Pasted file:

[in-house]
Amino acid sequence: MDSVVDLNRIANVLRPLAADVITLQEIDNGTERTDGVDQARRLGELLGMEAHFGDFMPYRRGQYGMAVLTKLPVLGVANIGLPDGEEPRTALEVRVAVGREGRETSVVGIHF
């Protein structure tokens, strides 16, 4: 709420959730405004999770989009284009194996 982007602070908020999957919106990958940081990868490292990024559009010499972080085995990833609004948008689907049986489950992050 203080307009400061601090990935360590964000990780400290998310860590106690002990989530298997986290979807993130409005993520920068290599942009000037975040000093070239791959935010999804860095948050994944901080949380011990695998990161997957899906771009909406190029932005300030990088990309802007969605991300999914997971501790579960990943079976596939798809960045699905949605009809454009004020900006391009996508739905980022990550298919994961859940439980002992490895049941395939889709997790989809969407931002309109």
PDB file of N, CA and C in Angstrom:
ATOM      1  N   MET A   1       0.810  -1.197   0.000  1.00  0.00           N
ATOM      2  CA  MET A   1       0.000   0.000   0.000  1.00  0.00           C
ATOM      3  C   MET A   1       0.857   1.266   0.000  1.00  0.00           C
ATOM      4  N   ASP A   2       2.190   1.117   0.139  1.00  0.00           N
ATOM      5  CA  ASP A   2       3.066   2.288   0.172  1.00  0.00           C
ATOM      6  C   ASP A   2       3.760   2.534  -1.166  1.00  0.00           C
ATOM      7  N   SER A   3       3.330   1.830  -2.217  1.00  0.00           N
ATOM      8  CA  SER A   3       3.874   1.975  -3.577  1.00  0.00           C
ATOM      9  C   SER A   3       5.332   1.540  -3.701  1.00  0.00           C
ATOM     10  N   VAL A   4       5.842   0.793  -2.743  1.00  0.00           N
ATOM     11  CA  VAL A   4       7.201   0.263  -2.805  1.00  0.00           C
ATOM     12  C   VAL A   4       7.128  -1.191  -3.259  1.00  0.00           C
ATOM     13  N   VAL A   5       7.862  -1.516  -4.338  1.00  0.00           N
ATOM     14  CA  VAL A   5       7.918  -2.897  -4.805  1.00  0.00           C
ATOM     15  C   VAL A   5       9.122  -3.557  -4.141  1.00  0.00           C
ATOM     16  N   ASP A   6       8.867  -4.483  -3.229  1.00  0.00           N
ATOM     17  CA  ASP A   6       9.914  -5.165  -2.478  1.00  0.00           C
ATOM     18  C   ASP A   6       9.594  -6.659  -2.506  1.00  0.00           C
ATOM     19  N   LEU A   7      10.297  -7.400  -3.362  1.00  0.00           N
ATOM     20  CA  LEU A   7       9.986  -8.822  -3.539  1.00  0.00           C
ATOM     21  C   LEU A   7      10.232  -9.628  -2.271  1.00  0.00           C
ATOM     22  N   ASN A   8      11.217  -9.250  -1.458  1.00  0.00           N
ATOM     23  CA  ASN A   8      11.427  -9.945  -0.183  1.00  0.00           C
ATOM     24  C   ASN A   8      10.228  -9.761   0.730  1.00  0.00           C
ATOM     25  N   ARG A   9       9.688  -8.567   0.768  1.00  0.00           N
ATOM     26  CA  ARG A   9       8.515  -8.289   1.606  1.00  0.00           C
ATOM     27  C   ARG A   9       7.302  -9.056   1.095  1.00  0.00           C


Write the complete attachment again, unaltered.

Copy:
[in-house]
Amino acid sequence: MDSVVDLNRIANVLRPLAADVITLQEIDNGTERTDGVDQARRLGELLGMEAHFGDFMPYRRGQYGMAVLTKLPVLGVANIGLPDGEEPRTALEVRVAVGREGRETSVVGIHF
């Protein structure tokens, strides 16, 4: 709420959730405004999770989009284009194996 982007602070908020999957919106990958940081990868490292990024559009010499972080085995990833609004948008689907049986489950992050 203080307009400061601090990935360590964000990780400290998310860590106690002990989530298997986290979807993130409005993520920068290599942009000037975040000093070239791959935010999804860095948050994944901080949380011990695998990161997957899906771009909406190029932005300030990088990309802007969605991300999914997971501790579960990943079976596939798809960045699905949605009809454009004020900006391009996508739905980022990550298919994961859940439980002992490895049941395939889709997790989809969407931002309109």
PDB file of N, CA and C in Angstrom:
ATOM      1  N   MET A   1       0.810  -1.197   0.000  1.00  0.00           N
ATOM      2  CA  MET A   1       0.000   0.000   0.000  1.00  0.00           C
ATOM      3  C   MET A   1       0.857   1.266   0.000  1.00  0.00           C
ATOM      4  N   ASP A   2       2.190   1.117   0.139  1.00  0.00           N
ATOM      5  CA  ASP A   2       3.066   2.288   0.172  1.00  0.00           C
ATOM      6  C   ASP A   2       3.760   2.534  -1.166  1.00  0.00           C
ATOM      7  N   SER A   3       3.330   1.830  -2.217  1.00  0.00           N
ATOM      8  CA  SER A   3       3.874   1.975  -3.577  1.00  0.00           C
ATOM      9  C   SER A   3       5.332   1.540  -3.701  1.00  0.00           C
ATOM     10  N   VAL A   4       5.842   0.793  -2.743  1.00  0.00           N
ATOM     11  CA  VAL A   4       7.201   0.263  -2.805  1.00  0.00           C
ATOM     12  C   VAL A   4       7.128  -1.191  -3.259  1.00  0.00           C
ATOM     13  N   VAL A   5       7.862  -1.516  -4.338  1.00  0.00           N
ATOM     14  CA  VAL A   5       7.918  -2.897  -4.805  1.00  0.00           C
ATOM     15  C   VAL A   5       9.122  -3.557  -4.141  1.00  0.00           C
ATOM     16  N   ASP A   6       8.867  -4.483  -3.229  1.00  0.00           N
ATOM     17  CA  ASP A   6       9.914  -5.165  -2.478  1.00  0.00           C
ATOM     18  C   ASP A   6       9.594  -6.659  -2.506  1.00  0.00           C
ATOM     19  N   LEU A   7      10.297  -7.400  -3.362  1.00  0.00           N
ATOM     20  CA  LEU A   7       9.986  -8.822  -3.539  1.00  0.00           C
ATOM     21  C   LEU A   7      10.232  -9.628  -2.271  1.00  0.00           C
ATOM     22  N   ASN A   8      11.217  -9.250  -1.458  1.00  0.00           N
ATOM     23  CA  ASN A   8      11.427  -9.945  -0.183  1.00  0.00           C
ATOM     24  C   ASN A   8      10.228  -9.761   0.730  1.00  0.00           C
ATOM     25  N   ARG A   9       9.688  -8.567   0.768  1.00  0.00           N
ATOM     26  CA  ARG A   9       8.515  -8.289   1.606  1.00  0.00           C
ATOM     27  C   ARG A   9       7.302  -9.056   1.095  1.00  0.00           C